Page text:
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What is the exact meaning of following sentence? And in what situations is such a formation used?

We don't call it a/ the city of music for nothing.

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migrated from english.stackexchange.com Jun 3 '13 at 12:11

This question came from our site for linguists, etymologists, and serious English language enthusiasts.

Context refers to the things that are happening, and the things that are being said at the time the statement was made. We cannot tell you the context- you must tell us the context. Where did you hear/see this? What was the topic of conversation? – Jim Jun 3 '13 at 6:58
I guess, this sentence means, "if this city has nothing special in music, we won't call it city of music". – Stan Jun 3 '13 at 7:11
@Stan I think not. – Kris Jun 3 '13 at 7:40
@Jim The question is different from the way you seem to understand it (or are trying to see it as). – Kris Jun 3 '13 at 7:41
@Kris- I believe you are right, but even supposing I interpreted it as the OP intended, we'd still need some context to discern an exact meaning. We could guess that somebody was visiting a city and listening to some music there and remarked on how much they liked it to the friend they were visiting. But it could also be that two people were talking about how many music CDs had been produced in a particular city. The point is, we need context that only OP can provide. – Jim Jun 3 '13 at 7:56
up vote 2 down vote accepted

Phrases of the type

[Z] [don't/doesn't] call [X] [Y] for nothing.

Are typically used as explanations for a particular behaviour or attribute, where the attribute is what X is well known for. For example:

They don't call Oxford "the city of dreaming spires" for nothing.

Where Z is they, X is Oxford and Y is the city of dreaming spires. The university buildings are grand and have many spires, which is why it got that epithet.

The other type of usage for this construction is, e.g.

They don't call him "killer" for nothing.

Y, or the epithet, is killer and emphasises what his behaviour is like. Such a remark is probably made after some violent outbust from X.

As to your particular example, it simply means that the city is regarded, at least by the person saying it, as highly musical and that the musicians are talented.

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That was my guess when I first heard it. – Suhas Jun 3 '13 at 8:43
This could be good on ELL. The expression and its variants are well documented already. grammarphobia.com/blog/2007/10/not-to-mention-the-goldfish.html – Kris Jun 3 '13 at 9:43
Of course, there's also this: << New York slang "Not for nothing" is a translation of the Italian idiom "non per niente". ... "I'm not saying this for any personal reason" or " I have nothing to gain by saying this." It is used in the same sense as "just saying". >> italki.com/question/142612 – Kris Jun 3 '13 at 9:44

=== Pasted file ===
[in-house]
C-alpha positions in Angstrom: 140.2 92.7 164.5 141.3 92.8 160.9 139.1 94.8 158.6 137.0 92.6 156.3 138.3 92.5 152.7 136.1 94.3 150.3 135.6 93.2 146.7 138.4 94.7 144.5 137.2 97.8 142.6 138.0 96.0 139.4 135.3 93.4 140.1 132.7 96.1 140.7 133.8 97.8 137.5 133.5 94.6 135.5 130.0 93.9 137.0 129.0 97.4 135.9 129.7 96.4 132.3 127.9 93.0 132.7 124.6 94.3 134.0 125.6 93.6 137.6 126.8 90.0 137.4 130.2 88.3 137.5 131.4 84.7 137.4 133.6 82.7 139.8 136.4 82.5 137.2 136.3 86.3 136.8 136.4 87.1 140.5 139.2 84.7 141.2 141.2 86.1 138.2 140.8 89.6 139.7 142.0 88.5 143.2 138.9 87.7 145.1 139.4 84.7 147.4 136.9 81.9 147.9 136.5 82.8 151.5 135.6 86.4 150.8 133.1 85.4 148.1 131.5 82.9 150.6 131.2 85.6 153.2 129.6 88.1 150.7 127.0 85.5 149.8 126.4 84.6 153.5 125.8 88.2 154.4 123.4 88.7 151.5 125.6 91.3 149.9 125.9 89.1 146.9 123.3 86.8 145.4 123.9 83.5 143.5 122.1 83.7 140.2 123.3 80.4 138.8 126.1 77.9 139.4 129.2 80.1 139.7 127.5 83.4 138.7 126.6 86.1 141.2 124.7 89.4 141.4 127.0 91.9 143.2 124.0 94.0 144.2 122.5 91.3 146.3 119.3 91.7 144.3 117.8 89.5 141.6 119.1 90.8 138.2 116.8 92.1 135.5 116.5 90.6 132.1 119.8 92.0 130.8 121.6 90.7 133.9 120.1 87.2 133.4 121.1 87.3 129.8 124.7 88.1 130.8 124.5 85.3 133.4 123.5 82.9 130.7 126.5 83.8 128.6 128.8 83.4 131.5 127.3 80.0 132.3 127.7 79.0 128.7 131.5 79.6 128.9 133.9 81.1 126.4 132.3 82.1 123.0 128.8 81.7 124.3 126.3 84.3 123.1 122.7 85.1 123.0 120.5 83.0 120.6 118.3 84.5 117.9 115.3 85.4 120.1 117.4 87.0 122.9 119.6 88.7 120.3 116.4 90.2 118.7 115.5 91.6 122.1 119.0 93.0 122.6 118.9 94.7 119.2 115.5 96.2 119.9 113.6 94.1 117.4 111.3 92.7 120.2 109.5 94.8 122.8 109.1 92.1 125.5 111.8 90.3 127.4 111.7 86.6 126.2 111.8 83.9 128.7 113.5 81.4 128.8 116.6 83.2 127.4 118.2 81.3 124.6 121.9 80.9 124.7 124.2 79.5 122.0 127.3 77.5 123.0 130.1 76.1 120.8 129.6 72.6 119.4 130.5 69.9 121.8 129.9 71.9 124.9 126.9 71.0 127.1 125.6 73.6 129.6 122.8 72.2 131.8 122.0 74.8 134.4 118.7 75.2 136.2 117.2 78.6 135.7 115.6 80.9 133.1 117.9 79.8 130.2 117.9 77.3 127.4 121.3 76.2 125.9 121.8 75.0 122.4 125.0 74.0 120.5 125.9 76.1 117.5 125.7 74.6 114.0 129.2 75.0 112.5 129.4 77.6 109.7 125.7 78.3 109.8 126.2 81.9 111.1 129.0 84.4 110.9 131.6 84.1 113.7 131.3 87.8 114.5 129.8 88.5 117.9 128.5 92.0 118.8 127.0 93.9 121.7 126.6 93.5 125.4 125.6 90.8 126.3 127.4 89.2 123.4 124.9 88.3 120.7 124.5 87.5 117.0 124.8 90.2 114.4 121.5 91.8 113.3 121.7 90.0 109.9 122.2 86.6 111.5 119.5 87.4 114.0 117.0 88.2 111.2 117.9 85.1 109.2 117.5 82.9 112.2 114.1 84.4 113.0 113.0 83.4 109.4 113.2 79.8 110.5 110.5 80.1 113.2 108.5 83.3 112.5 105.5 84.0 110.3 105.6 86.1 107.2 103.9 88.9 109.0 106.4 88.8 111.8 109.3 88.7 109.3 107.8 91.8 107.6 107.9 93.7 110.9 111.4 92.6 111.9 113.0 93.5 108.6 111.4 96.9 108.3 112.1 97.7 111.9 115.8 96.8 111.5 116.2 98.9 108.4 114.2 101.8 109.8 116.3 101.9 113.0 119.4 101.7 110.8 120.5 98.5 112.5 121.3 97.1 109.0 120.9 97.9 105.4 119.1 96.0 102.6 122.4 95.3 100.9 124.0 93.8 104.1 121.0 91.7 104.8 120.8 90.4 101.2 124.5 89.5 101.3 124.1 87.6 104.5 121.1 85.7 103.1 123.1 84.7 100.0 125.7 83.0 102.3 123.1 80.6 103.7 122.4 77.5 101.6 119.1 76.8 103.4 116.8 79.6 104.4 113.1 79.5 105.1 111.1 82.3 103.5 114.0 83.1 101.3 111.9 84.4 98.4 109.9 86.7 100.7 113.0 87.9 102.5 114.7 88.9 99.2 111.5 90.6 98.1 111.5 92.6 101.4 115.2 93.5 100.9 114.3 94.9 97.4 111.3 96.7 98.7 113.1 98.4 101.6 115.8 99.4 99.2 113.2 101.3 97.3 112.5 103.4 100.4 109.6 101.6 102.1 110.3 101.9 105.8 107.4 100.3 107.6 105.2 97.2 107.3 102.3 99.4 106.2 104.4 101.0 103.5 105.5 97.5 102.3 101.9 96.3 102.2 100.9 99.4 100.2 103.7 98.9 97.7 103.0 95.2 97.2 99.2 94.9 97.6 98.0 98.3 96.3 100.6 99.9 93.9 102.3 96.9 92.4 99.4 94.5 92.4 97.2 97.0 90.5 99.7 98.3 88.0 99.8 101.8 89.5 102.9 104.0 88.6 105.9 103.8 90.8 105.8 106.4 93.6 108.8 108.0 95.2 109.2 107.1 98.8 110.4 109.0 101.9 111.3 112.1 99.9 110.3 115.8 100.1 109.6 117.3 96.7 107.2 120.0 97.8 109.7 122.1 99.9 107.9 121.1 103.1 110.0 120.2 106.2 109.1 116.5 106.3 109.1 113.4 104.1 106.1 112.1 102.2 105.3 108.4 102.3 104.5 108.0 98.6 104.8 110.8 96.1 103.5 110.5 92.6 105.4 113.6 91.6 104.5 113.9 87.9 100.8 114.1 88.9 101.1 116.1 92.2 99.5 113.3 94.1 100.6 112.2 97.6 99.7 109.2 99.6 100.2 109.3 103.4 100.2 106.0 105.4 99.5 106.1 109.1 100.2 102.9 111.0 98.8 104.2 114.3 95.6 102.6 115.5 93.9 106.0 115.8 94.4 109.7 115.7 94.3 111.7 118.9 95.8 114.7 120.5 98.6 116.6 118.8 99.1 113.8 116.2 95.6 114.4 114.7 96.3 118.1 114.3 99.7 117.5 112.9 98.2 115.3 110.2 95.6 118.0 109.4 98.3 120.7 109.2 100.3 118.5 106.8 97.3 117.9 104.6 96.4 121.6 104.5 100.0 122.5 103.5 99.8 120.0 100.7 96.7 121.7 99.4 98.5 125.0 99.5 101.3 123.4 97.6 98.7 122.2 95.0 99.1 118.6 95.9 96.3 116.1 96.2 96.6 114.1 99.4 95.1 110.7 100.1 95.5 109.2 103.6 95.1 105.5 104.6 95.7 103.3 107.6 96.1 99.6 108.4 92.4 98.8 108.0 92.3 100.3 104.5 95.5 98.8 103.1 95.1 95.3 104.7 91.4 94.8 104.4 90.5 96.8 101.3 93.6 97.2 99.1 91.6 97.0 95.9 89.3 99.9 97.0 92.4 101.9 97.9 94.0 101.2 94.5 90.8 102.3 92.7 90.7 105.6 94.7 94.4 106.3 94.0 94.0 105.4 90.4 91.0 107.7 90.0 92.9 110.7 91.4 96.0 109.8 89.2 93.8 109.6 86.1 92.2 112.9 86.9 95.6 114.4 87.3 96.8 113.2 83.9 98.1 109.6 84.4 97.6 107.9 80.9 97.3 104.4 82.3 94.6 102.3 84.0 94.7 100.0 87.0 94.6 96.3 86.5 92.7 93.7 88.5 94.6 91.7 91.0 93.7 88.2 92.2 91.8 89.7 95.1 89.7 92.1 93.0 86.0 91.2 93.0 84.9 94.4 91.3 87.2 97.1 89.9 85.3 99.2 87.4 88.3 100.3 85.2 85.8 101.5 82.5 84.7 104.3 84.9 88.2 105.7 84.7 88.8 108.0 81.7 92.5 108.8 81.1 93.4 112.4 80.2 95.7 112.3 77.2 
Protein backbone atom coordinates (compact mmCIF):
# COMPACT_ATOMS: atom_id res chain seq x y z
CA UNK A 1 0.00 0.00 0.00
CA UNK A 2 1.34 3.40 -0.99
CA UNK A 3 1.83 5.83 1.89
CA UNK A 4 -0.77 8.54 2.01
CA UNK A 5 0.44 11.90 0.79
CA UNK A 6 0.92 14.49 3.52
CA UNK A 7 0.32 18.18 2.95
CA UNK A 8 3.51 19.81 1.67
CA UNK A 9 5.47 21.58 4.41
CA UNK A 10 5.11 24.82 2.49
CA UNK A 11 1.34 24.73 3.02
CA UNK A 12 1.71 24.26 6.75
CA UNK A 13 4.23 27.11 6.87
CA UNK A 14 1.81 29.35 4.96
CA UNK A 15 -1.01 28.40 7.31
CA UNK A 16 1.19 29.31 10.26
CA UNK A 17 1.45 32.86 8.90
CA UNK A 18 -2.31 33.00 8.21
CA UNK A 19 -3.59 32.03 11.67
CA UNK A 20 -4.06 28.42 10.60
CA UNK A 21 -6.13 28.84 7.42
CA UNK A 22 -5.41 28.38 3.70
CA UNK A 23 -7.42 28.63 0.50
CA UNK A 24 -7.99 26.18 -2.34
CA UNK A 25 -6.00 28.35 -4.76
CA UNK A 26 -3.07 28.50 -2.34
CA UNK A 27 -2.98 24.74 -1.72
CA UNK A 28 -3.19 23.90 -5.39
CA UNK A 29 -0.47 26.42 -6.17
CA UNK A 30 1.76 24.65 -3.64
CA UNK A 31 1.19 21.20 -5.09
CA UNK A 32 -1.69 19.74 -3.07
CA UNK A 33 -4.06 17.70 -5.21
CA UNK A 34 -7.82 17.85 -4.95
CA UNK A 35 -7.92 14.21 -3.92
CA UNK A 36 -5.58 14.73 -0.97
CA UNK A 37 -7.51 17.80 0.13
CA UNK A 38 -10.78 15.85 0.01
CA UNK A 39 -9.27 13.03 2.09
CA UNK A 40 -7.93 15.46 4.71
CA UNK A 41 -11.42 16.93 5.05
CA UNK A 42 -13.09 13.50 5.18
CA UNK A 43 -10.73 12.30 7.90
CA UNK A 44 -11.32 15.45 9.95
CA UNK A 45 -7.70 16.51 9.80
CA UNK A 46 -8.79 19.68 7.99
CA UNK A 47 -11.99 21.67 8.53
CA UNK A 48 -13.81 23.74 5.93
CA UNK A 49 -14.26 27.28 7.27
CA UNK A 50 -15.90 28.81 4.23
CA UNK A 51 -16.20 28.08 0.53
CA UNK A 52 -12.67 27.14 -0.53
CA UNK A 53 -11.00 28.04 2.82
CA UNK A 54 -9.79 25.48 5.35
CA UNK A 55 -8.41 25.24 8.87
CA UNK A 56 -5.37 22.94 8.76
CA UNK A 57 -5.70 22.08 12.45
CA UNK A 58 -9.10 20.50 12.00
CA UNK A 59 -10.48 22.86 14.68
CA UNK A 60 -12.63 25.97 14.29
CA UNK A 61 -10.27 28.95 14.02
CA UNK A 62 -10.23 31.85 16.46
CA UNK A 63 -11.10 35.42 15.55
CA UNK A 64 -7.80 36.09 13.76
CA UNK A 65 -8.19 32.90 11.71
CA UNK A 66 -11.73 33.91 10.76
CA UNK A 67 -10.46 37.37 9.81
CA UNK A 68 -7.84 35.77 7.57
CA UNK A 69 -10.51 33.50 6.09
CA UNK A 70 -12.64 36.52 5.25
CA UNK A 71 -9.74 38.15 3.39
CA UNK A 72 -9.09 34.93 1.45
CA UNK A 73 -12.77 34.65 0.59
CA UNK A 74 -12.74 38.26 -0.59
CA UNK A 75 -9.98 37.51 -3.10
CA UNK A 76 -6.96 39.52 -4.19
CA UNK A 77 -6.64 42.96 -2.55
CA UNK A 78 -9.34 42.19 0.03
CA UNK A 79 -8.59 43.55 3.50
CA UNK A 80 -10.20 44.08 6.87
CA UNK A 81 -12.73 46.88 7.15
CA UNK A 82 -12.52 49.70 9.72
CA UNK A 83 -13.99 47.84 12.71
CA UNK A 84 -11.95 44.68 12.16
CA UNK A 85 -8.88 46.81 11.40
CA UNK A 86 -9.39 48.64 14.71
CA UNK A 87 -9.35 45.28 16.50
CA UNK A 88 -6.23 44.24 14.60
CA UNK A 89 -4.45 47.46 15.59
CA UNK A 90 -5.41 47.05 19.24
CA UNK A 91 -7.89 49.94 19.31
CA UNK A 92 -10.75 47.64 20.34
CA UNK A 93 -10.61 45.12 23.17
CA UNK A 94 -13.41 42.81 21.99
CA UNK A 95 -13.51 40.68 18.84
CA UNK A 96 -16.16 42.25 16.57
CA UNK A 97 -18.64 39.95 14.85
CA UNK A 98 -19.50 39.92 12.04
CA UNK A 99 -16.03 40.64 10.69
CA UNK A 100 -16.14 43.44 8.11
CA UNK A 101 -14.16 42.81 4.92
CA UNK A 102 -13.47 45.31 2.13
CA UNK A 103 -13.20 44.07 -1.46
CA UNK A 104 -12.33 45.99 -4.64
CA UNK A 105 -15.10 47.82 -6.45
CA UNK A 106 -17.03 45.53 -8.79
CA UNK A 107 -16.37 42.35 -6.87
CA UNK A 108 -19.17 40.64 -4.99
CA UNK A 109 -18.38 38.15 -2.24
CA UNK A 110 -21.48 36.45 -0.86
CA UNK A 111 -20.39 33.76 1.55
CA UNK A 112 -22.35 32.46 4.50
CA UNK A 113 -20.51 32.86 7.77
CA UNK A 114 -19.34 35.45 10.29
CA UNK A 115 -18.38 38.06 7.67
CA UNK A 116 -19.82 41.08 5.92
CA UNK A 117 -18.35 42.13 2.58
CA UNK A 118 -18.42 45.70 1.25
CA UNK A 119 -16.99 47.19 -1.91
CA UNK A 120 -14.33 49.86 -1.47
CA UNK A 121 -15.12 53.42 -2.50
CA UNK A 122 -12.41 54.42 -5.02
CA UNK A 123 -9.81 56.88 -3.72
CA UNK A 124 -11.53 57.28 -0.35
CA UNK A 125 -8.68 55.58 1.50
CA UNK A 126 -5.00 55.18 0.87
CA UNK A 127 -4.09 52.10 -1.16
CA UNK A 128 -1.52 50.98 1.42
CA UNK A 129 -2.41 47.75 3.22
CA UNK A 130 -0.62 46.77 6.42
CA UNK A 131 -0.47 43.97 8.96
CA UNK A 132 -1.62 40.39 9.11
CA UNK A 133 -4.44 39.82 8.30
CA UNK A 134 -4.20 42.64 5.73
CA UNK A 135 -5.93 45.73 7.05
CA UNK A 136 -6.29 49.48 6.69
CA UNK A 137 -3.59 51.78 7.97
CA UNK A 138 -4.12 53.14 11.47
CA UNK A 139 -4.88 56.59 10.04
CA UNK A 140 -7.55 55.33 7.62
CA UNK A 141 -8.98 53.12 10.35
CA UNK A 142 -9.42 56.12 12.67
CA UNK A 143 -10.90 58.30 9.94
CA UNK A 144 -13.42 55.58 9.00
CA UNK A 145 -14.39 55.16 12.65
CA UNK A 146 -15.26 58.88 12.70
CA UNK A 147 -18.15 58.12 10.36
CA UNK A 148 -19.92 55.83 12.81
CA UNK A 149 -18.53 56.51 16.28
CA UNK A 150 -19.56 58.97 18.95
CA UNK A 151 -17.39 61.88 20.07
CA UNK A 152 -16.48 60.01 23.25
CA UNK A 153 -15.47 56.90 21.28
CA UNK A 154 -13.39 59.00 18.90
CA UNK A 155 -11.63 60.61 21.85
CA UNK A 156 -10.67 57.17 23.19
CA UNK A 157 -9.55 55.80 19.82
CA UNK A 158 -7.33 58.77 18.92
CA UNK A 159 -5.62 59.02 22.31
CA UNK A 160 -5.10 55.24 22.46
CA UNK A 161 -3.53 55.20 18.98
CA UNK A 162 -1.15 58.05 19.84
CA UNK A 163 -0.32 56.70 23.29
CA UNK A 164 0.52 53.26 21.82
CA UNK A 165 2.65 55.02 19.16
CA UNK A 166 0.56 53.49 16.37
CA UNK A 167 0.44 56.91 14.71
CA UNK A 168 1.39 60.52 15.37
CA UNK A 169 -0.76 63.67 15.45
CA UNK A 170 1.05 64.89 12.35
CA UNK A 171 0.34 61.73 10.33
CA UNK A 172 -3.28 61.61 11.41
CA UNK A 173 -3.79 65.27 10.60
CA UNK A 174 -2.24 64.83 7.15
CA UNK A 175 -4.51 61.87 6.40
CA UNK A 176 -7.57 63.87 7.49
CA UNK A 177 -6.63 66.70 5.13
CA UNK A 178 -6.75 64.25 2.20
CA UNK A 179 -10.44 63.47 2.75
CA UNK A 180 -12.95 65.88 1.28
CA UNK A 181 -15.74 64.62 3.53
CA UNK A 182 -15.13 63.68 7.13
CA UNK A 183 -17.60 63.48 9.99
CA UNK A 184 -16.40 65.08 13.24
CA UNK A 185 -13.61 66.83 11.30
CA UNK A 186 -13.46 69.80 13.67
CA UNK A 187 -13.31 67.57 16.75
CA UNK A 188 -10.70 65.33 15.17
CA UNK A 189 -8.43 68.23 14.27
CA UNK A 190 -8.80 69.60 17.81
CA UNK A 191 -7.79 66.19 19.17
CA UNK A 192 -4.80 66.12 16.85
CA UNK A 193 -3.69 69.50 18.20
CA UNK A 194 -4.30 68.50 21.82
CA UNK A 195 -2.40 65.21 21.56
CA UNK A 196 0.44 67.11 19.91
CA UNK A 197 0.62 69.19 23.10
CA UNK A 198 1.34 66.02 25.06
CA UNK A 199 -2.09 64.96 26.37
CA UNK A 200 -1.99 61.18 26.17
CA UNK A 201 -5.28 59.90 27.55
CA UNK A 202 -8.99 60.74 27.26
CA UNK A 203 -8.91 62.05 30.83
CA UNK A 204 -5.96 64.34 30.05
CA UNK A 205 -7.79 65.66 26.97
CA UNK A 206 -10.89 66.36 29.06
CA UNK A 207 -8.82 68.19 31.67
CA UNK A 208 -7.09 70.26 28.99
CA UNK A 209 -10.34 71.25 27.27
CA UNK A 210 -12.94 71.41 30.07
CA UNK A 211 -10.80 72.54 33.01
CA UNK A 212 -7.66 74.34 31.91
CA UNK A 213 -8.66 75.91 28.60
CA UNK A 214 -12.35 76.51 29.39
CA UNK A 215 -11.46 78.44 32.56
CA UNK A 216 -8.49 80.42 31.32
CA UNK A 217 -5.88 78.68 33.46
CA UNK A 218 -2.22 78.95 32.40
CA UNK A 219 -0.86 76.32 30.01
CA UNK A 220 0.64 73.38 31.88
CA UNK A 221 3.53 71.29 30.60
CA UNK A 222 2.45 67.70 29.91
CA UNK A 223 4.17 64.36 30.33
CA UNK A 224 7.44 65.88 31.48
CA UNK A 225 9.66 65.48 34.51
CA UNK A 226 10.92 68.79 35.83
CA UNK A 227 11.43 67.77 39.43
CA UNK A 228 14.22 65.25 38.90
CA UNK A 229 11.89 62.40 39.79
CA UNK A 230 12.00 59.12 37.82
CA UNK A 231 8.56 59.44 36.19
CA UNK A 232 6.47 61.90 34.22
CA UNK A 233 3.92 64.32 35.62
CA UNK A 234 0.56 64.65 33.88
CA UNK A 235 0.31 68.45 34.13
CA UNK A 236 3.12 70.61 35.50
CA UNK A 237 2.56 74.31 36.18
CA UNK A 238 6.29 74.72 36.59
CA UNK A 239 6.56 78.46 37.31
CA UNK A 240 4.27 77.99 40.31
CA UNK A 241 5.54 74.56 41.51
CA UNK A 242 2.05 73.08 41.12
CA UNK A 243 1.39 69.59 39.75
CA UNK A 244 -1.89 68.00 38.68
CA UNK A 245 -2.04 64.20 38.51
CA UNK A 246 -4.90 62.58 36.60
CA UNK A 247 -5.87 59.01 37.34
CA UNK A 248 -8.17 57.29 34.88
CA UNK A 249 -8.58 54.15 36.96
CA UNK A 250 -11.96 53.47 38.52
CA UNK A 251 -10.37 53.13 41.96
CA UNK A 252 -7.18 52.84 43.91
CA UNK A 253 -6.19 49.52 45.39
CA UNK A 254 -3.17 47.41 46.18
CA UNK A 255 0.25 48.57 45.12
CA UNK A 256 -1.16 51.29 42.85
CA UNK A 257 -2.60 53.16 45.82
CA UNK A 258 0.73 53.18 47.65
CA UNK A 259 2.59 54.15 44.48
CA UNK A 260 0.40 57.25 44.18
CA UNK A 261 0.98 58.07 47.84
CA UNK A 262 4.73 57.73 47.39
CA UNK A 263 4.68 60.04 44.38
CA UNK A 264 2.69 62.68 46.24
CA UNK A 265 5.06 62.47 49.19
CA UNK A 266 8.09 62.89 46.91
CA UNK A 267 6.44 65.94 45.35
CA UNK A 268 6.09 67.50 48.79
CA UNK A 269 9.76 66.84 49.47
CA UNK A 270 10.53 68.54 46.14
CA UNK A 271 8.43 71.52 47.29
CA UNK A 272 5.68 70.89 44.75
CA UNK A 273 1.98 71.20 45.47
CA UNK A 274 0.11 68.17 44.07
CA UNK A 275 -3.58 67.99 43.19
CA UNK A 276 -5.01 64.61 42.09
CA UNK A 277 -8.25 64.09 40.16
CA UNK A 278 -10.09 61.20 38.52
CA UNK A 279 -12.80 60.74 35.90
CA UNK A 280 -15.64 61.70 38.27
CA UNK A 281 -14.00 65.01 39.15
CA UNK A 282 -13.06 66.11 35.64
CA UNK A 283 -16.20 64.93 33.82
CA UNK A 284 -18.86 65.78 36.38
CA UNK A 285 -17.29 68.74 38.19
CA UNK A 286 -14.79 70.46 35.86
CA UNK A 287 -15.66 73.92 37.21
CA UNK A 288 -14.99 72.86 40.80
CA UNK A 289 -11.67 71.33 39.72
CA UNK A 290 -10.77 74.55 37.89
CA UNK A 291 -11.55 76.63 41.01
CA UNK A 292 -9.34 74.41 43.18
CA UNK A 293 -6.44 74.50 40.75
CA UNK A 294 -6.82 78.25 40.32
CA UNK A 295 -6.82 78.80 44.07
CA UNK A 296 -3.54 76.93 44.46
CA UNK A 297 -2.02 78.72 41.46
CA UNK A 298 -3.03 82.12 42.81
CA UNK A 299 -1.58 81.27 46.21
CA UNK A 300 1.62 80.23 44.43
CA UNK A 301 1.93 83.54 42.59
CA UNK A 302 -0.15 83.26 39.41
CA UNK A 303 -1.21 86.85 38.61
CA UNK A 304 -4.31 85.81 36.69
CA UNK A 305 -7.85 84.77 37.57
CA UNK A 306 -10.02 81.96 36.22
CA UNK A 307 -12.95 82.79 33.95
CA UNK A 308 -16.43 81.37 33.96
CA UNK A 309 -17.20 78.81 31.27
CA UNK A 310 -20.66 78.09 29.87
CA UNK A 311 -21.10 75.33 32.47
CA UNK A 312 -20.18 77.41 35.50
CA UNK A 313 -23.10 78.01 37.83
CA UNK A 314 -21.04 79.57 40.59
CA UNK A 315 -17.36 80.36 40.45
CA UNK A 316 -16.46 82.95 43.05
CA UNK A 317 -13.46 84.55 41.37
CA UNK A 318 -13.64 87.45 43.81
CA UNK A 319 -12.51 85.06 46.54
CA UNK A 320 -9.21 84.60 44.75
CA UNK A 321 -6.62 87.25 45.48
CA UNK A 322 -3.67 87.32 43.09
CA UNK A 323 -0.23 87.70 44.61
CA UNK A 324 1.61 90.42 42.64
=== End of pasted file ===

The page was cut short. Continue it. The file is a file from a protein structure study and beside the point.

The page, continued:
@Kris Would not for nothing be used as "You are an interesting woman. Not for nothing I married you."? In Italian, that is how non per niente would be used. – kiamlaluno Jun 3 '13 at 22:44
@kiamlaluno No, that's not how we use it in English. This wordpress blog gives a good summary: notfornothin.wordpress.com/not-for-nothin – WendiKidd Jun 3 '13 at 22:48

"For nothing" in this context means "for no reason."

So the statement can be re=phrased, "We don't call it a city of music for no reason."

Taking out the two negatives, "We call it a city of music for a reason," meaning, "This city is known for its music."

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It's an example of synecdoche, which is a trope that resembles a metaphor. It is a way of representing the whole with only a part of the whole; or using a part to represent the whole. In your "city of music," the whole (i.e., the city) is being represented by a mere part of the whole (i.e., music).

As Randy Newman wailed in his ironic song "Burn On, Big River":

"Cleveland, city of lights, city of magic . . .."

Both "lights" and "magic" are synecdochal.

A teacher in a large class might call on a student:

Susie, would you please count heads for me?

Meaning: count the number of students (i.e., whole bodies) in the classroom. Heads are parts of whole students.

Put Bach on the stereo; I'm in the mood for some Bach."

A Bach record/CD is a part of the whole person/composer named Bach.

There's no problem that can't be solved with a few hundred pounds of money.

Weight represents the amount (which should be quite a lot, unless it's pennies!).

Four hired hands did the heavy lifting for me.

Part of the body for the whole body.

Put your "John Hancock" on the contract.

Your signature is part of your whole agreement. (John Hancock's signature on the U.S. Declaration of Independence is uniquely prominent at the bottom of the document.)

The quarterback tossed the pigskin 82 yards.

Footballs are no longer made from pigskin (I think), but a football's wrapping is only part of the ball.

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